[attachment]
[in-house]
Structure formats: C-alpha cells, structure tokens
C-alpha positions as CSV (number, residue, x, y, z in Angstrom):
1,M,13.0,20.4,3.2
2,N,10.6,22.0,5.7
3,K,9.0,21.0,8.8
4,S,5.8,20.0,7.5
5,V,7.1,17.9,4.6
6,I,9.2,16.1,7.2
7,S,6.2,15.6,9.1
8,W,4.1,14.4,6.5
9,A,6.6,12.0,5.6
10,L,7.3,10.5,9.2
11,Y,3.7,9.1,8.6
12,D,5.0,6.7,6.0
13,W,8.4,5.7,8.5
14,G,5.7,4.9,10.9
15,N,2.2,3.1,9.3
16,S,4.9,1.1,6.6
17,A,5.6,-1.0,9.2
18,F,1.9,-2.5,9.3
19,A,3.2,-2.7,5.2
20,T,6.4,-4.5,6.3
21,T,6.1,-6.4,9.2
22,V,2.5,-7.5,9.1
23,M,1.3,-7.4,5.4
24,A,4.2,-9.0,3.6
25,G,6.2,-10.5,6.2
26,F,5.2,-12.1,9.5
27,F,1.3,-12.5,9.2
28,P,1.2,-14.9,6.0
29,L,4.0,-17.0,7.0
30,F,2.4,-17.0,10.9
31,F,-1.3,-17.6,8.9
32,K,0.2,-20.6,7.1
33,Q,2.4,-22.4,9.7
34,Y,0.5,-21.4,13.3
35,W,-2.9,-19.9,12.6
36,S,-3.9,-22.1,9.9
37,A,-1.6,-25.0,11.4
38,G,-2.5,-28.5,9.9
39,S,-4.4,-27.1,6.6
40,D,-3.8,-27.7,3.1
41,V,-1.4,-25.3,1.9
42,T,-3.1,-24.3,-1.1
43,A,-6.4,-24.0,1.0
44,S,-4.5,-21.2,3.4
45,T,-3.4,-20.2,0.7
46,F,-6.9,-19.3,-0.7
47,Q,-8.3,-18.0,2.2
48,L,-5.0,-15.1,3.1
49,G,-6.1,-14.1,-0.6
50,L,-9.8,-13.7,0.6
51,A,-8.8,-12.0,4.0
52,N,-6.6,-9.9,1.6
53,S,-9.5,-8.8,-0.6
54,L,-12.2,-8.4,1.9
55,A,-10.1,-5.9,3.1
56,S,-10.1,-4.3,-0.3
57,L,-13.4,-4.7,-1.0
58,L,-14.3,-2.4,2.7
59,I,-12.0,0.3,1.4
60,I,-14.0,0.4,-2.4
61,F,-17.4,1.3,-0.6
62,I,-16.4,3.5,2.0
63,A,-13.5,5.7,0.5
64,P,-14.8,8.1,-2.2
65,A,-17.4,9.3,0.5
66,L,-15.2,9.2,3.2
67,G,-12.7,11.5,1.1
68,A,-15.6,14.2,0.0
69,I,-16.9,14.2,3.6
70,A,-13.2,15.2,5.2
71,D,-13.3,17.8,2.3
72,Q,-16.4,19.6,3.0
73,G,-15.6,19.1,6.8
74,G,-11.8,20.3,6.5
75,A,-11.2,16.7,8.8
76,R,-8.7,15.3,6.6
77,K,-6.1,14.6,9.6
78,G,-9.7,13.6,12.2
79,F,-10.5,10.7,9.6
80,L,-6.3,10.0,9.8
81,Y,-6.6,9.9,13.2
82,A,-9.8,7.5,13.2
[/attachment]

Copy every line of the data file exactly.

[in-house]
Structure formats: C-alpha cells, structure tokens
C-alpha positions as CSV (number, residue, x, y, z in Angstrom):
1,M,13.0,20.4,3.2
2,N,10.6,22.0,5.7
3,K,9.0,21.0,8.8
4,S,5.8,20.0,7.5
5,V,7.1,17.9,4.6
6,I,9.2,16.1,7.2
7,S,6.2,15.6,9.1
8,W,4.1,14.4,6.5
9,A,6.6,12.0,5.6
10,L,7.3,10.5,9.2
11,Y,3.7,9.1,8.6
12,D,5.0,6.7,6.0
13,W,8.4,5.7,8.5
14,G,5.7,4.9,10.9
15,N,2.2,3.1,9.3
16,S,4.9,1.1,6.6
17,A,5.6,-1.0,9.2
18,F,1.9,-2.5,9.3
19,A,3.2,-2.7,5.2
20,T,6.4,-4.5,6.3
21,T,6.1,-6.4,9.2
22,V,2.5,-7.5,9.1
23,M,1.3,-7.4,5.4
24,A,4.2,-9.0,3.6
25,G,6.2,-10.5,6.2
26,F,5.2,-12.1,9.5
27,F,1.3,-12.5,9.2
28,P,1.2,-14.9,6.0
29,L,4.0,-17.0,7.0
30,F,2.4,-17.0,10.9
31,F,-1.3,-17.6,8.9
32,K,0.2,-20.6,7.1
33,Q,2.4,-22.4,9.7
34,Y,0.5,-21.4,13.3
35,W,-2.9,-19.9,12.6
36,S,-3.9,-22.1,9.9
37,A,-1.6,-25.0,11.4
38,G,-2.5,-28.5,9.9
39,S,-4.4,-27.1,6.6
40,D,-3.8,-27.7,3.1
41,V,-1.4,-25.3,1.9
42,T,-3.1,-24.3,-1.1
43,A,-6.4,-24.0,1.0
44,S,-4.5,-21.2,3.4
45,T,-3.4,-20.2,0.7
46,F,-6.9,-19.3,-0.7
47,Q,-8.3,-18.0,2.2
48,L,-5.0,-15.1,3.1
49,G,-6.1,-14.1,-0.6
50,L,-9.8,-13.7,0.6
51,A,-8.8,-12.0,4.0
52,N,-6.6,-9.9,1.6
53,S,-9.5,-8.8,-0.6
54,L,-12.2,-8.4,1.9
55,A,-10.1,-5.9,3.1
56,S,-10.1,-4.3,-0.3
57,L,-13.4,-4.7,-1.0
58,L,-14.3,-2.4,2.7
59,I,-12.0,0.3,1.4
60,I,-14.0,0.4,-2.4
61,F,-17.4,1.3,-0.6
62,I,-16.4,3.5,2.0
63,A,-13.5,5.7,0.5
64,P,-14.8,8.1,-2.2
65,A,-17.4,9.3,0.5
66,L,-15.2,9.2,3.2
67,G,-12.7,11.5,1.1
68,A,-15.6,14.2,0.0
69,I,-16.9,14.2,3.6
70,A,-13.2,15.2,5.2
71,D,-13.3,17.8,2.3
72,Q,-16.4,19.6,3.0
73,G,-15.6,19.1,6.8
74,G,-11.8,20.3,6.5
75,A,-11.2,16.7,8.8
76,R,-8.7,15.3,6.6
77,K,-6.1,14.6,9.6
78,G,-9.7,13.6,12.2
79,F,-10.5,10.7,9.6
80,L,-6.3,10.0,9.8
81,Y,-6.6,9.9,13.2
82,A,-9.8,7.5,13.2